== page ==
General English

General Science

  • noun one of two opposite points on an axis
  • noun one of the two ends of a magnet that show magnetic attraction
  • noun a terminal of a battery


  • Fixed point on a rotating body where its axis of rotation intersects with its surface. Poles inherently come in pairs, 90° away from the equator of the body. The celestial poles are the stationary points about which the celestial sphere appears to rotate, and are the points at which the Earth’s axis extended into space cuts the celestial sphere. The poles of the ecliptic are the points on the celestial sphere where a line drawn vertically to the ecliptic rather than to the Earth’s equator cuts the celestial sphere – the northern is in Draco and the southern in Mensa. The galactic poles, on the same principle, are the points where the axis of rotation of the galaxy meet the celestial sphere. The northern is in Coma Berenices and the southern in Sculptor.


  • noun the north or south point of the Earth’s axis
  • noun a long, rounded piece of wood or metal

Cars & Driving

  • noun either of two points at which there are opposite electric charges (positive or negative), as at the terminals of a battery


  • A long, usually round piece of wood, often a small diameter log with the bark removed, used to carry utility wires or for other purposes. A poleis often treated with preservative.
  • Either of two oppositely charged terminals, as in an electric cell or battery.


  • Each of the input or output contacts or terminals of a switch or relay. The term may also refer to independent sets of contacts used to open or close a circuit, each of which would be a pole.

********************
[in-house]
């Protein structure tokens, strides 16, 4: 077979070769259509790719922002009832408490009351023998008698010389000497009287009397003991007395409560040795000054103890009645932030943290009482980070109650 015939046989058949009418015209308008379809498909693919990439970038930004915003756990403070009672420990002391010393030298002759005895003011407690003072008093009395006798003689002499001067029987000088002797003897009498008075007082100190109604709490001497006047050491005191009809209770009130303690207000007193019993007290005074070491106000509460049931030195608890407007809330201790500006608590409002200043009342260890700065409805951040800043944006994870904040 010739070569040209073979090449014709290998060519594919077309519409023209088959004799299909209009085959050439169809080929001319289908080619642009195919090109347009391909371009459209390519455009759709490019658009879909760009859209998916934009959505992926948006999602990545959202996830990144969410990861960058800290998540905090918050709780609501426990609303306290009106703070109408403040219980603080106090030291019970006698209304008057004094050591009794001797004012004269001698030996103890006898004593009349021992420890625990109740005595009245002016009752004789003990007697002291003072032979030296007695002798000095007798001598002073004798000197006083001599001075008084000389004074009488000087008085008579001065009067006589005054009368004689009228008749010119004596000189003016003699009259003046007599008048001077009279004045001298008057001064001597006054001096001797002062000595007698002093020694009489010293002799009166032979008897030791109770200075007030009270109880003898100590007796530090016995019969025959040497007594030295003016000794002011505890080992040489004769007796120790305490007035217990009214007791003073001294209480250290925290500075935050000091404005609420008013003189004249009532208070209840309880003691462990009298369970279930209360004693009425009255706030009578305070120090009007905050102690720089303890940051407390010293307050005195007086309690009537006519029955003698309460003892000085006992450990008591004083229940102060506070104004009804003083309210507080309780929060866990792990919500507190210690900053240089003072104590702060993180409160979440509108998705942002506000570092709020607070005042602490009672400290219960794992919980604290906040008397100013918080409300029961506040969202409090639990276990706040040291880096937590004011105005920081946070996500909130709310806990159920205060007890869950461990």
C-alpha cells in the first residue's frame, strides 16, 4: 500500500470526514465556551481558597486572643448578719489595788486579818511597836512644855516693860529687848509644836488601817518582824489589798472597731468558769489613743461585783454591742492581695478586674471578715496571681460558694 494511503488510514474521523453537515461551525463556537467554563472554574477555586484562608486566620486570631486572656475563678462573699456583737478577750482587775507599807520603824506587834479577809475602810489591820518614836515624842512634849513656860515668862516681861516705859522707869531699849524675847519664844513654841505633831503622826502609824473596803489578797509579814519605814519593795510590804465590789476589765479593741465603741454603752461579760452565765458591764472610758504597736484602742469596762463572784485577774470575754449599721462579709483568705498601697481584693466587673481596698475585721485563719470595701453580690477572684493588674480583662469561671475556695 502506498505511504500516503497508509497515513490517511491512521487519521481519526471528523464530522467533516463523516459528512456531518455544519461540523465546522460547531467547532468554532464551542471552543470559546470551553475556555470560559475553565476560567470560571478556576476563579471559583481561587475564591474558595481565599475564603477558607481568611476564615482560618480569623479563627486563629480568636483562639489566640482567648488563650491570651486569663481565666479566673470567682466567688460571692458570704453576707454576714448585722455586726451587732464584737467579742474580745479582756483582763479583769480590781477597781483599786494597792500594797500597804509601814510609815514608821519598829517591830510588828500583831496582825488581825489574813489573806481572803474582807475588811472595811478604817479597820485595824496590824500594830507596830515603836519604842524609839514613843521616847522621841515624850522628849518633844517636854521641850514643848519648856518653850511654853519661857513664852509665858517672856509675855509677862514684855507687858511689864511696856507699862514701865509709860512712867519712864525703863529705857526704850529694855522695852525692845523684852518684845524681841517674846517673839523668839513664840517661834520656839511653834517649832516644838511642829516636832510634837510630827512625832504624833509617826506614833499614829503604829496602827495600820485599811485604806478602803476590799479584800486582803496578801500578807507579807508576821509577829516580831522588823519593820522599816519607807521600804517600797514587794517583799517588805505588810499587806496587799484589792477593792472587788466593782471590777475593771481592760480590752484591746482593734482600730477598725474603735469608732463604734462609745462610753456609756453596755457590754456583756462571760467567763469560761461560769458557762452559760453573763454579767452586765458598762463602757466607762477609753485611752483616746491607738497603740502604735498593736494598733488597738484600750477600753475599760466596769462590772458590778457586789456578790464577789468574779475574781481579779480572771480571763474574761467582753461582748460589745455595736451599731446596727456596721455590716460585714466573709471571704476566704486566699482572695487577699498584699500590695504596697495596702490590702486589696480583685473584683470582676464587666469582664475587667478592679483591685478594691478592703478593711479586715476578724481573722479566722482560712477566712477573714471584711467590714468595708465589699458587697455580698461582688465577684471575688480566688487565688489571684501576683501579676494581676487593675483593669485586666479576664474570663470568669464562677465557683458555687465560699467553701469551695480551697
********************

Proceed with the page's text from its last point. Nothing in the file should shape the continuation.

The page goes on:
• Each of the input or output terminals, electrodes, or lines of a component, circuit, or device. For example, the poles of a battery.
  • Either of the two locations on the surface of the planet earth where the magnetic dip is 90°. At such a place, the magnetic meridians converge. In the northern hemisphere such spot is called the north magnetic pole, while that of the southern hemisphere is the south magnetic pole. The earth's magnetic poles do not coincide with its geographic poles, and the latter's position vary over time. Also called magnetic pole (1), or dip pole.
  • In a magnet or magnetic body, either of the two regions where magnetic intensity is at a maximum. The magnetic lines of force converge in such areas, which are labeled north pole and south pole. If each of such regions is considered to occupy a single point in space, it could be considered to be analogous to an electric point charge. Also called magnetic pole (2).
  • A point of concentration of electric charge, such as each of the two opposite charges of equal magnitude separated by a very small distance in a dipole.
  • A post which serves to support suspended cables or conductors, such as those of electricity or communications.
  • Either of the extremities of an axis which runs through a sphere. For example, the north geographic pole of the earth.
  • The origin in a system utilizing polar coordinates.


  • noun the end of a rounded organ, e.g. the end of a lobe in the cerebral hemisphere

Origin & History of “pole”

there are two separate words pole in English. Pole ‘long thin piece of wood’ (OE) comes from a pre- historic Germanic *pāl-(source also of German pfahl, Dutch paal, and Swedish påla). this was borrowed from Latin pālus ‘stake’, from which English gets pale ‘stake’. Pole ‘extremity’ (14th c.) was acquired from Latin polus, which in turn went back to Greek pólos ‘axis of a sphere’. This was a descendant of Indo-European *qwolo- ‘turn round’ (source of English wheel), and has also given English pulley. The derivative polar (16th c.) is an anglicization of the modern Latin coinage polāris.